A census of the appointed state
5. Before examining these issues, we found it instructive
to attempt to calculate how many people were involved in the operation
of this "appointed state". We discovered early on that
there are no precise figures for the very large number of people
who are appointed to this great variety of public bodies and positions,
nor even for how many public bodies exist.
6. The Committee first attempted to 'map' public
bodies in its report "Mapping the Quango State", identifying
some 300 executive NDPBs and over 530 advisory NDPBs in central
and devolved government; more than 5,300 local quangos; and some
2,300 local partnerships, boards of action zones etc, bringing
together local authorities and public agencies, local voluntary
bodies and private enterprises.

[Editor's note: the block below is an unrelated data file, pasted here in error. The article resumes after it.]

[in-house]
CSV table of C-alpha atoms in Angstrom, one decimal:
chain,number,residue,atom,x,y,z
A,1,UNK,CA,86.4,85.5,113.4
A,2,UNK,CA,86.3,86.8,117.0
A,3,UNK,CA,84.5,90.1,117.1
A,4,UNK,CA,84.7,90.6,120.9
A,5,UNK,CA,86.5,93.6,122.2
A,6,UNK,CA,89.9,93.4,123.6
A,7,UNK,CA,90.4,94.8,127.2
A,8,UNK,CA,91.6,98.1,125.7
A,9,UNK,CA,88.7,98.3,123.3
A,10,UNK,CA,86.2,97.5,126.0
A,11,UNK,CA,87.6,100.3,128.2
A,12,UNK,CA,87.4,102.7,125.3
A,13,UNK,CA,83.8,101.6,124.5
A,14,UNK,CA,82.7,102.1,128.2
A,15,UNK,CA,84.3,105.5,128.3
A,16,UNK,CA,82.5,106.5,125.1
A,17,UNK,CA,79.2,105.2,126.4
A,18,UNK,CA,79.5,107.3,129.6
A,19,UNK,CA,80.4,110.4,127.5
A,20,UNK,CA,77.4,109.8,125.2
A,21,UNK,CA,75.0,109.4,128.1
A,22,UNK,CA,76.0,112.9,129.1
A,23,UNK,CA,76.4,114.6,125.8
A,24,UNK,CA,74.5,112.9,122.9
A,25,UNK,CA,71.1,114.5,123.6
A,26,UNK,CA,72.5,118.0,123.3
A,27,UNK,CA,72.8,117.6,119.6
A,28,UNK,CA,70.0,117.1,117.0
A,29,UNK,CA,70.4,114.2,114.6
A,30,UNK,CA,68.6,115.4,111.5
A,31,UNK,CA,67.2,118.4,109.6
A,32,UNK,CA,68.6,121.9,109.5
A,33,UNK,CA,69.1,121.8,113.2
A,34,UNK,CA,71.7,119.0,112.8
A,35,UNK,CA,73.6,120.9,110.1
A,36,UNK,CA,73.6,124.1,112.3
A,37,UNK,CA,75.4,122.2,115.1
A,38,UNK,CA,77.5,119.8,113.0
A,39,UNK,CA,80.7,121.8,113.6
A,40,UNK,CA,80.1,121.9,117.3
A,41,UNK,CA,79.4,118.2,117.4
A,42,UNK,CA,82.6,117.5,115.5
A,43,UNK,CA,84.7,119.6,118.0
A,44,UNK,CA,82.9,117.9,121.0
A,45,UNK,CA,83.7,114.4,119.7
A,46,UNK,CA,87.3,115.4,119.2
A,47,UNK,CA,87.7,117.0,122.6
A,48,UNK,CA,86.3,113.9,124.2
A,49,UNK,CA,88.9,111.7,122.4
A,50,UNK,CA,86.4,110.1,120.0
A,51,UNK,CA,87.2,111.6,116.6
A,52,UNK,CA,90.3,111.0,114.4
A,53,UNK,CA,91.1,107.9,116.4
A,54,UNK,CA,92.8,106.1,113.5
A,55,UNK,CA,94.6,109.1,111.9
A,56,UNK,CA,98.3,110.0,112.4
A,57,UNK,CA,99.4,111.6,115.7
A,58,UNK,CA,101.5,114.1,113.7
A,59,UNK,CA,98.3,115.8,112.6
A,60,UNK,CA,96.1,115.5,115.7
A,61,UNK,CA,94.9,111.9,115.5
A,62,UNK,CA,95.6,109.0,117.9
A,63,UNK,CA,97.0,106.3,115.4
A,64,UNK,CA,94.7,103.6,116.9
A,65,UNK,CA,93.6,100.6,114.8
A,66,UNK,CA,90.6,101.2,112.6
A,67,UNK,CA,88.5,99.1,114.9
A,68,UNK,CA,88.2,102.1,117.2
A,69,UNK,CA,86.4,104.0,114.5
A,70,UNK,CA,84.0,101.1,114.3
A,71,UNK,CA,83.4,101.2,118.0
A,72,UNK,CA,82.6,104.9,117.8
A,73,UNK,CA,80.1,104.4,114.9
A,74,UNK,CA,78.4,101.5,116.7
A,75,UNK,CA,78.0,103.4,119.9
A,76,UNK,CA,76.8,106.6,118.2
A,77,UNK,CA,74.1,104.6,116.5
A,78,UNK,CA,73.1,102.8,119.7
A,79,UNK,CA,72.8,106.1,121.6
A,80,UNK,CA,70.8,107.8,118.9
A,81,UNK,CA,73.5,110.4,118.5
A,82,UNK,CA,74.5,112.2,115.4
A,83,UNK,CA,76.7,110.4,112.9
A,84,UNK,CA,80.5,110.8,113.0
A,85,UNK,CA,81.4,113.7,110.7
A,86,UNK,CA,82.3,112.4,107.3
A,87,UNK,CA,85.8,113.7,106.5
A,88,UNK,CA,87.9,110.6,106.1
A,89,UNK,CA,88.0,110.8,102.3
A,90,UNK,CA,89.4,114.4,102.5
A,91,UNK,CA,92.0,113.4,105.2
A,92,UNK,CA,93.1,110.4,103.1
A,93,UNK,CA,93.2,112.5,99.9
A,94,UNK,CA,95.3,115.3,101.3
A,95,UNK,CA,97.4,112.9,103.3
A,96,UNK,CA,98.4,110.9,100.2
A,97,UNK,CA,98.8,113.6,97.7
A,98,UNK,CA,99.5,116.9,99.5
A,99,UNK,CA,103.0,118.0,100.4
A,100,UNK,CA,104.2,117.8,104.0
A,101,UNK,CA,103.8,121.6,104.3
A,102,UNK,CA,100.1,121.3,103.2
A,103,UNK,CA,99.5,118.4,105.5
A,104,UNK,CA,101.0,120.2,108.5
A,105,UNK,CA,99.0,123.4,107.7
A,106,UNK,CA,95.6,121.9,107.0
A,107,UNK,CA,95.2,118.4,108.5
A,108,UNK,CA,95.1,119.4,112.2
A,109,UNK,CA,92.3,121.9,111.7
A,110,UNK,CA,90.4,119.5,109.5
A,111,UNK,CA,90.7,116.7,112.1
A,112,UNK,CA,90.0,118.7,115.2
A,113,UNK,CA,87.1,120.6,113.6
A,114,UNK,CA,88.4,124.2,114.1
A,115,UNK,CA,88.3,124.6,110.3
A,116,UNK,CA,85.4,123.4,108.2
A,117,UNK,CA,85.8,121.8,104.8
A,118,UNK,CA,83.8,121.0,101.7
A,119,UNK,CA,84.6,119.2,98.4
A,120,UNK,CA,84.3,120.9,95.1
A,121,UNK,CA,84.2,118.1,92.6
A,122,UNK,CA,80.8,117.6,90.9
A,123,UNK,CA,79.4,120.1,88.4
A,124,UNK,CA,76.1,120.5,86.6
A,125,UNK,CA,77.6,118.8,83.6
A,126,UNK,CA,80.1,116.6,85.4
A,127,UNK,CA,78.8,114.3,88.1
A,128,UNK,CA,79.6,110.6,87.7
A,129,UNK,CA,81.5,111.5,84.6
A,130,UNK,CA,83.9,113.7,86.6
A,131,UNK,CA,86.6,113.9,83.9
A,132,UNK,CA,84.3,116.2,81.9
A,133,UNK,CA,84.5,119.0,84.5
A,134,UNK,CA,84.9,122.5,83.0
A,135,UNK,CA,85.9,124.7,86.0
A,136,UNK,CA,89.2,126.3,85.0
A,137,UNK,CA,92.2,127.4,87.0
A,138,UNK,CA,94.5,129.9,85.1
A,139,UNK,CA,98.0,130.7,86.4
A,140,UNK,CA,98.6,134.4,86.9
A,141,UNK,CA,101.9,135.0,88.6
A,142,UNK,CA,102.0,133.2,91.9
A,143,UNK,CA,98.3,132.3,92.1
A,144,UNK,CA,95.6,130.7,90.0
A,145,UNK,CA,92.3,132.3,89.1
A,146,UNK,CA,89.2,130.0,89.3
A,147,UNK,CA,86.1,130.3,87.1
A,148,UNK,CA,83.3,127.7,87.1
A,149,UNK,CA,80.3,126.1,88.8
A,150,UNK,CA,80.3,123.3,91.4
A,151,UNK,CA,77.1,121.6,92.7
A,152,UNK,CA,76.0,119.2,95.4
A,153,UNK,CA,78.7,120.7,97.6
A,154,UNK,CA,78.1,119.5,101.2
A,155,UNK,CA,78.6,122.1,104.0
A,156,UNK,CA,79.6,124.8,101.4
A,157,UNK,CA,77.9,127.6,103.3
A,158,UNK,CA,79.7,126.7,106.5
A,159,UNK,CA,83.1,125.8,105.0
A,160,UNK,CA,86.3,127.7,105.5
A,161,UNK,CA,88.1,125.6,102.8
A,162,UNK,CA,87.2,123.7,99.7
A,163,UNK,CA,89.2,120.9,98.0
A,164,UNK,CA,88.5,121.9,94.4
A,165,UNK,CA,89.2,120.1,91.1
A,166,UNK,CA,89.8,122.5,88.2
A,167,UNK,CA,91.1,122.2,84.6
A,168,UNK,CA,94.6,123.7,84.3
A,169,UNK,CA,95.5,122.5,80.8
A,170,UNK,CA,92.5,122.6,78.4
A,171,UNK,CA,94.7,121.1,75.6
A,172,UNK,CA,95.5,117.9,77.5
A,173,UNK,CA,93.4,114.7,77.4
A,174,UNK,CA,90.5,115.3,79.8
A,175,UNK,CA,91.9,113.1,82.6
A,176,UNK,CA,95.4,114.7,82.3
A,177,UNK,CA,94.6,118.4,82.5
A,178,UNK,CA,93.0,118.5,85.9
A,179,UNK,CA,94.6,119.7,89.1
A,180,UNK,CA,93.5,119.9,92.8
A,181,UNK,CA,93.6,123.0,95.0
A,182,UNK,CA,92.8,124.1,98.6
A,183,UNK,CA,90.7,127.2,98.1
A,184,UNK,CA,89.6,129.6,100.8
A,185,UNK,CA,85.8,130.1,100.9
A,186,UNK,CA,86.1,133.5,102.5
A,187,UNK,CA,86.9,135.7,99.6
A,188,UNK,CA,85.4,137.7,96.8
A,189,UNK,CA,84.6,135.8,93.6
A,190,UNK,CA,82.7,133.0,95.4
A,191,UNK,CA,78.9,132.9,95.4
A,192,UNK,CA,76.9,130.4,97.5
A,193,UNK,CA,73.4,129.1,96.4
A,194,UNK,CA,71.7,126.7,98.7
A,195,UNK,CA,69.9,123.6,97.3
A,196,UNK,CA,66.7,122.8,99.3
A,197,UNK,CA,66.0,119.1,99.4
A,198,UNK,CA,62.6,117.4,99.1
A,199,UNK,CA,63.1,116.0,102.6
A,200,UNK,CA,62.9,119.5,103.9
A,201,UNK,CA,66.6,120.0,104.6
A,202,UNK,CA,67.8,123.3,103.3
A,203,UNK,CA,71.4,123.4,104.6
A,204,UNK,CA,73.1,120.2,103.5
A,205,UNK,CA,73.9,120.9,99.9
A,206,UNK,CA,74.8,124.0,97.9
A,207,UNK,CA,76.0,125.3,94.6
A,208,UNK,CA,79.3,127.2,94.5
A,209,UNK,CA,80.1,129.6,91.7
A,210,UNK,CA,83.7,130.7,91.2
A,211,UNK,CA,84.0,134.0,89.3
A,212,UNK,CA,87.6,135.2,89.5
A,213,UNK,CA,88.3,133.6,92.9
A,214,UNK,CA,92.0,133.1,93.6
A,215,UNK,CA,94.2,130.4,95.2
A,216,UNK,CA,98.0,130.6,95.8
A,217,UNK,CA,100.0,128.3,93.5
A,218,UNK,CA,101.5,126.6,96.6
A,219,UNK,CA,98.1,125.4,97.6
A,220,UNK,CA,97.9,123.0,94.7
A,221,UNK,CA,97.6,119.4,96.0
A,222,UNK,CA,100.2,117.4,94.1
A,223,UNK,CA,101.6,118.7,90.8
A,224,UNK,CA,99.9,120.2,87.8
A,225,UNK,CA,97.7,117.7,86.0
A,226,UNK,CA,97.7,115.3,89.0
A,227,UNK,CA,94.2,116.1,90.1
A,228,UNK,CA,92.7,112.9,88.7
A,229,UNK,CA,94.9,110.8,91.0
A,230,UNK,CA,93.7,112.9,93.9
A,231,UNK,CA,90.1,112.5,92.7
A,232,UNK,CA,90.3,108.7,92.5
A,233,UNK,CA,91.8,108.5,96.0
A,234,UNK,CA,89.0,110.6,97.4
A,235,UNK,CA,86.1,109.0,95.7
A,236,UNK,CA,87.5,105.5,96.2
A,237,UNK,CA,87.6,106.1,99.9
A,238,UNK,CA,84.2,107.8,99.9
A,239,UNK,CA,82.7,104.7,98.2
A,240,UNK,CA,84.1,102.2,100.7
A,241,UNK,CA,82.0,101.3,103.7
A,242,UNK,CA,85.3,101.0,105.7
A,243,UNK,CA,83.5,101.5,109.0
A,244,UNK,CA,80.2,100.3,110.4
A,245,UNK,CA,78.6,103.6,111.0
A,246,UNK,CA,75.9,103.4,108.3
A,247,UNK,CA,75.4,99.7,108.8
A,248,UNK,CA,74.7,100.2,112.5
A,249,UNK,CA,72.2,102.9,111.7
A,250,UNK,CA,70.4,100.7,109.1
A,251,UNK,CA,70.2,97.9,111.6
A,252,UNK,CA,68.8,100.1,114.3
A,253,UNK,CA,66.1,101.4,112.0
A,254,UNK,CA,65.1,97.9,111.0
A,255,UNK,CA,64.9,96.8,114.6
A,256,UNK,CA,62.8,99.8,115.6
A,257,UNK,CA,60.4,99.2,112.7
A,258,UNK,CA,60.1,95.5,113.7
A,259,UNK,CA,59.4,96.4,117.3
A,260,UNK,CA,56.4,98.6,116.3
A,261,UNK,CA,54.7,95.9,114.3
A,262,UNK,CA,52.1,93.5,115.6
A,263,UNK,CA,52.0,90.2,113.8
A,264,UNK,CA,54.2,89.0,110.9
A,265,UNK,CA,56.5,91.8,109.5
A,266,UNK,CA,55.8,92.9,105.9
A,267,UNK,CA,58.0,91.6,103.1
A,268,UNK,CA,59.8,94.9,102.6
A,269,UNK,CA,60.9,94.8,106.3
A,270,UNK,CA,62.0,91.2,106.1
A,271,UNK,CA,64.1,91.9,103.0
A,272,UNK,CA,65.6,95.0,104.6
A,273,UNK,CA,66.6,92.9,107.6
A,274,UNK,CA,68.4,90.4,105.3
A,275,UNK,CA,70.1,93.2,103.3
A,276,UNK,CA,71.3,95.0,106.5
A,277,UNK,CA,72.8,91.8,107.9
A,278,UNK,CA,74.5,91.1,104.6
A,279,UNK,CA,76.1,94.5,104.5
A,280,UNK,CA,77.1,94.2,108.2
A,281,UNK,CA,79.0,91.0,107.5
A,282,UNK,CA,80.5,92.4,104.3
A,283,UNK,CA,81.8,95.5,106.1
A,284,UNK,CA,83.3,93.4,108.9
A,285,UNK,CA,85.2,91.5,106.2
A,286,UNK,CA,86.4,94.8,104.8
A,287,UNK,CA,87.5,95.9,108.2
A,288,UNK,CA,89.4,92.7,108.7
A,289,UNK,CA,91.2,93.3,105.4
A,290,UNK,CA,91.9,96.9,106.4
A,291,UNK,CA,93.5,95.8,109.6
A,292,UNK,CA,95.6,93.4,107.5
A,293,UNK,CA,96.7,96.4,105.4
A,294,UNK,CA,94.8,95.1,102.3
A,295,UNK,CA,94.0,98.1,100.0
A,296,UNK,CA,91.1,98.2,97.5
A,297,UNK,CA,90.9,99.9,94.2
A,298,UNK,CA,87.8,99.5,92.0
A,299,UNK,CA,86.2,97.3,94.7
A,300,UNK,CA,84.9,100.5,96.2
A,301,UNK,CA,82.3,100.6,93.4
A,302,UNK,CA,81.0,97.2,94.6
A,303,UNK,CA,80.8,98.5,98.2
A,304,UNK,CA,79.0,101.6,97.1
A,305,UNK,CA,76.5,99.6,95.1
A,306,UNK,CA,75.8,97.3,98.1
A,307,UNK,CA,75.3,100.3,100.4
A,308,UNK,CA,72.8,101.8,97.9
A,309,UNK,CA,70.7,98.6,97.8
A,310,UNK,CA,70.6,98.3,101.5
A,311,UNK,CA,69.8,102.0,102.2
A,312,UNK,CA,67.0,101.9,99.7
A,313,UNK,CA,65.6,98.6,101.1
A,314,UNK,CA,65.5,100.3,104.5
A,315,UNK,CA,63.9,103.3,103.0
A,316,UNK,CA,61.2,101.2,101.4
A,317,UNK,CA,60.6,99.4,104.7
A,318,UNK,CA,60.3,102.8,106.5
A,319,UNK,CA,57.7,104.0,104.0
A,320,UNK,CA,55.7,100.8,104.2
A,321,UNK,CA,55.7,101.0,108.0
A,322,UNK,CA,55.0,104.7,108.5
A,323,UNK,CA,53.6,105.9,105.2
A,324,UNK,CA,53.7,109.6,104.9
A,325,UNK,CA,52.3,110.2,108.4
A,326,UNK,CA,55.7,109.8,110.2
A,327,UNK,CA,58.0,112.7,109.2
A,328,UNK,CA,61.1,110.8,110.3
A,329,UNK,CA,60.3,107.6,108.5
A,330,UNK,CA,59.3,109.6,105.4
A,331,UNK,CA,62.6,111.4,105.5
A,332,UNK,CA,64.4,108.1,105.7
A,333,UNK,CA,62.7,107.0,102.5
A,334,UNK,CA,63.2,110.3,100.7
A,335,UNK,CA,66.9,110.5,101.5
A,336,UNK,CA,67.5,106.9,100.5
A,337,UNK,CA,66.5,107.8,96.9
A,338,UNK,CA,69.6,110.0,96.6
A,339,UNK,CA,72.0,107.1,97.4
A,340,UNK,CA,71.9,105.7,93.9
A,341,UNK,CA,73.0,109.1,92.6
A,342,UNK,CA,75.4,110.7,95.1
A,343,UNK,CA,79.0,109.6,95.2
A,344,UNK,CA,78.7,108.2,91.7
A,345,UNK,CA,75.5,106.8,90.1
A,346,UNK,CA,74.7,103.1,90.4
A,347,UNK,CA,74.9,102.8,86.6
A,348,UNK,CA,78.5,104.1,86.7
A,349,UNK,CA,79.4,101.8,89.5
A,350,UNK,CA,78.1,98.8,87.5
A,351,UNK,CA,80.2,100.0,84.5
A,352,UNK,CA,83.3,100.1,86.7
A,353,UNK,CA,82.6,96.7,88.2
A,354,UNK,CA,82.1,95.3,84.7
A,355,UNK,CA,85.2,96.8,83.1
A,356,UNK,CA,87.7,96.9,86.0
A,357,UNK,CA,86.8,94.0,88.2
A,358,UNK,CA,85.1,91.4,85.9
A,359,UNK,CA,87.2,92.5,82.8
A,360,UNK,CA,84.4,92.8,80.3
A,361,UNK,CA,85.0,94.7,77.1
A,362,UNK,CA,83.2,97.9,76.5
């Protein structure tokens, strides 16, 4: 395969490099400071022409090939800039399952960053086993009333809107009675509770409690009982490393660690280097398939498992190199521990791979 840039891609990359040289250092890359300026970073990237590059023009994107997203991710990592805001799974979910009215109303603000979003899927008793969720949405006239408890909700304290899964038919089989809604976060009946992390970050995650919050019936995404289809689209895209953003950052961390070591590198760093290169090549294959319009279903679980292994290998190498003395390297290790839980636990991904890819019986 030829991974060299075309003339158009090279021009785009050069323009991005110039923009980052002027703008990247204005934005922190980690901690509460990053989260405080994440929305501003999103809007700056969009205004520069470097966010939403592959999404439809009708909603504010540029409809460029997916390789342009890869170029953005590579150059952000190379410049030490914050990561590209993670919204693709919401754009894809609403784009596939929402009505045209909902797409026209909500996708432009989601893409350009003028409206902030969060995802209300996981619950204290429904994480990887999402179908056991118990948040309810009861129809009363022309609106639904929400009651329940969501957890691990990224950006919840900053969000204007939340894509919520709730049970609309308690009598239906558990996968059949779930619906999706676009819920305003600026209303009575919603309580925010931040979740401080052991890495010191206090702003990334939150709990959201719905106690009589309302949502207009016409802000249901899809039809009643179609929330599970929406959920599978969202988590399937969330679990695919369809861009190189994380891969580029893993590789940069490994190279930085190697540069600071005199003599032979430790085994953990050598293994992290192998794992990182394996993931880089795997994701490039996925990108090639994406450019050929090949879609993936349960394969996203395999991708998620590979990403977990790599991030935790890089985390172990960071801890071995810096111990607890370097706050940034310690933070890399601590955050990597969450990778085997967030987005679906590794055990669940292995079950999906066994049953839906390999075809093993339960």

The latest official count of public
bodies sponsored by government departments and regulators at central
level found 834 of them in April 2002.
7. For this report we have tried to estimate the
numbers of appointees on these bodies. These figures can only
be indicative: the data are collected on different bases, and
some are out-of-date (most notably for 'local public spending
bodies' which include training bodies that have been replaced
in England and Wales by Learning and Skills Councils). Nor is
the list comprehensivefor example, service on social security,
employment and various other tribunals is omitted. Even with these
reservations, which would make it misleading to come up with a
headline total, it is a formidable list.
Table 1: The Appointed Magistracy: Appointed Members
of Public Bodies in the UK (2001-03)